Utility bill growing by 19%

By Heather Travis
June 24, 2010

Flicking on lights, turning on taps and heating with natural gas is expected to cost The University of Western Ontario $28 million in 2010-11.

Of the total cost, $20 million is funded through the operating budget for academic and support buildings, while Housing & Ancillary Services foots the rest of the bill – mostly for costs in residences.

Overall, utility costs are expected to increase by 19 per cent this year.

Part of the increase is attributed to the new Harmonized Sales Tax (HST), which takes effect July 1, says Roy Langille, Associate Vice-President of Physical Plant and Capital Planning. Increases in transportation, distribution and regulated charges also add to the bill.

Other market issues at play include rate structures, new energy sources such as wind and solar energy, and the impact of the recession on energy use.

Although bills appear high, the amount of electricity, natural gas and water usage across the eight million square feet of building space on campus is lower than the benchmark of1.87 gigajoules per square foot) set in 2004-05. The benchmark for Ontario universities is 2.19 gigajoules per square foot.

"Of course we can always strive to do better, and we are," says Langille.

Over the last few years, Western has targeted strategies to reduce utility use, encourage sustainability and reduce its campus carbon footprint, he says. This includes a commitment that all new-building construction and renovations meet a minimum LEED Silver certification.

With buildings being the biggest energy consumer, several upgrades are under way, including:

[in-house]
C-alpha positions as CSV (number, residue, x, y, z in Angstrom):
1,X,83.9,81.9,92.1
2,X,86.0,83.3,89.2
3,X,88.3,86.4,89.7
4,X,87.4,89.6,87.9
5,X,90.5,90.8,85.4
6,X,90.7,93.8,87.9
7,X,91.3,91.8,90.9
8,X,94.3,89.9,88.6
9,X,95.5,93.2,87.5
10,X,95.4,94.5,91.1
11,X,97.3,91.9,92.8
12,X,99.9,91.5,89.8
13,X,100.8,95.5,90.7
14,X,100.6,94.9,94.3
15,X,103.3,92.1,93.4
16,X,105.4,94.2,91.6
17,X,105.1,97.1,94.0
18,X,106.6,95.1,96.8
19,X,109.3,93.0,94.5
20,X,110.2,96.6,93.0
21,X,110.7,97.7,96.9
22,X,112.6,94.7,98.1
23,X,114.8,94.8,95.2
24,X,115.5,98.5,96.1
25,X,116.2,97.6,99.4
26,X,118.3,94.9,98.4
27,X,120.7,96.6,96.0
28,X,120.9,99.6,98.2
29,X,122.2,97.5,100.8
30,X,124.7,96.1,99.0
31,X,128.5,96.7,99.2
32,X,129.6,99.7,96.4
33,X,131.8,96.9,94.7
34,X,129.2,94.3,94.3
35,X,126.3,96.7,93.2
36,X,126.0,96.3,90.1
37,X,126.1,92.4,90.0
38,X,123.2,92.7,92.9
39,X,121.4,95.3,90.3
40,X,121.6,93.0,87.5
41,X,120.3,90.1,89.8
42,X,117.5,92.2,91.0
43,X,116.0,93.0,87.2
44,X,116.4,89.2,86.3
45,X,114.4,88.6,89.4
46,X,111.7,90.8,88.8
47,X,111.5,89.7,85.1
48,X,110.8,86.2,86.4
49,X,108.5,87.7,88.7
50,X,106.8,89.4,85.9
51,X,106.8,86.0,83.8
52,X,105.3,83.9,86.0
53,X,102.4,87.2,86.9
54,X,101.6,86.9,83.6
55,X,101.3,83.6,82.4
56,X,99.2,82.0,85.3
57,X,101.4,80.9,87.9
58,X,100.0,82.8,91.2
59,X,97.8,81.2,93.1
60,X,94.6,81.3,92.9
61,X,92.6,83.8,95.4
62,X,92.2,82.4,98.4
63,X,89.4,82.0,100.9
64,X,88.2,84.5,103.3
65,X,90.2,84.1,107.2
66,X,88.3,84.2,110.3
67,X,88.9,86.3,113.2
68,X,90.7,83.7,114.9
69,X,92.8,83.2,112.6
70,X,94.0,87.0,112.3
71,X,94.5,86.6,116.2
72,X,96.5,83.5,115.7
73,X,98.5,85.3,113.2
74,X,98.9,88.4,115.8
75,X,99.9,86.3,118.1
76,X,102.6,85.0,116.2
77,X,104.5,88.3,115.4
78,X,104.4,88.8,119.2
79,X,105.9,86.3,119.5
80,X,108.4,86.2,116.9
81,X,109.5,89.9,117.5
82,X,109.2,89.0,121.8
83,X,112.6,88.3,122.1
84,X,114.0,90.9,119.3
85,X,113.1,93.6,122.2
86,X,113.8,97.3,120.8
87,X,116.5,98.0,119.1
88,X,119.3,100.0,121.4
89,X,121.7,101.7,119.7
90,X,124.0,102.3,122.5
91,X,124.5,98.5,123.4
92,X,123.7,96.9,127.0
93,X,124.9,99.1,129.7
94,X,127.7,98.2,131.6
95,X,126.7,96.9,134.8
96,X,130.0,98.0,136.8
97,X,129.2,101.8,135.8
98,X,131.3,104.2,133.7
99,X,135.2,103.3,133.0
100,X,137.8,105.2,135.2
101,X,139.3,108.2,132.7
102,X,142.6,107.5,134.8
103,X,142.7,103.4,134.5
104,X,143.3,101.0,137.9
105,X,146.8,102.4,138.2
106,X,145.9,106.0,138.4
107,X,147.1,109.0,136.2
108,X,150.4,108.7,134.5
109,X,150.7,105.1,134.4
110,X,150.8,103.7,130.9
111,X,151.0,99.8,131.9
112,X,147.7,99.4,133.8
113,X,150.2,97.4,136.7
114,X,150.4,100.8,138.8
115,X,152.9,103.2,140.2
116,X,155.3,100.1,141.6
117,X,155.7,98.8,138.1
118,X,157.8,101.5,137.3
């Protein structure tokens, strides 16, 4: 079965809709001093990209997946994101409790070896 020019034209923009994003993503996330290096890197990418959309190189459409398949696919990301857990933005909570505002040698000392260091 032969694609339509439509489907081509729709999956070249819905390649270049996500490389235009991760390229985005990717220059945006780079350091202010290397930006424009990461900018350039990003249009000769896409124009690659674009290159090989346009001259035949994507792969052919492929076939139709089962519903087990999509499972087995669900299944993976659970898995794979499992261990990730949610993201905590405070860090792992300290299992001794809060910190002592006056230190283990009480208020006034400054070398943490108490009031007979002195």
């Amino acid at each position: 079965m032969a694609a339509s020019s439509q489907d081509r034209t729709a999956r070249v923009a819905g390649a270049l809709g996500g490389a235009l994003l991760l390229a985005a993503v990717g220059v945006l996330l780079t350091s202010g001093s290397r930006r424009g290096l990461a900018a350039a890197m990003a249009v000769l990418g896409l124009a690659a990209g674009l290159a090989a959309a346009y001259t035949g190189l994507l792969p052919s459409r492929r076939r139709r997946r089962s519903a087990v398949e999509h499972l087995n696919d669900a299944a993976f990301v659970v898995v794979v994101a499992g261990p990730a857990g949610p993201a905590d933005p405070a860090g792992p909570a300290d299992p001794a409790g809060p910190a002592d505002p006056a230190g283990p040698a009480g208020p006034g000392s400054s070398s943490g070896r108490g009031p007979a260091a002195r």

•    Replacing windows in Stevenson Hall and Lawson Hall, Physics & Astronomy, McIntosh Gallery and part of the Biological and Geological Building.
•    Insulation is being added to the walls of Stevenson Hall and Lawson Hall.
•    The T12 fluorescent lights in 80 per cent of campus buildings have been replaced with more efficient T8 lights and electronic ballast. The university has also committed to installing 'daylight harvesting' and motion sensors.
•    Some traditional lights have been swapped for LED lights. Western is the first Canadian university recognized by the LED University program.
•    Energy meters are being installed for each building to monitor consumption.
•    Replacing old motors with high efficiency motors in four buildings per year.

The university is working with Information Technology Services to get software that can lower power usage for computers, and is pursuing the use of electric vehicles to reduce gasoline consumption.

"These investments are in millions of dollars that will allow the university to reap the energy savings over the long-term due to the permanency of the alterations," says Langille.

Western will spend $1.5 million on university-wide energy efficiency initiatives in academic programs, research activities and operating practices. The new program begins with an energy audit to determine how this money will be spent.

"We are currently looking at new technologies to help reduce energy, such as low-flow toilets and urinals, touchless faucets for water conservation, interior and exterior LED lighting, occupancy sensors and daylight harvesting options, and replacing old fluorescent lamps with new T5 technology. We are also looking at alternate sources of electricity, such as solar panels and turbines, to see if this technology can fit somewhere on campus."

The "real time" monitoring system shows building-by-building comparisons which can be used to make decisions and target results, he adds. This system will be available online.

But everyone can help reduce energy use, he says, pointing to measures as simple as turning off lights, keeping temperatures at reasonable levels and opening windows when necessary.

"Every individual has the ability to help in the process of lowering energy costs by participating in 'best practices.'"

Tips are available at www.uwo.ca/ppd/sustainability.


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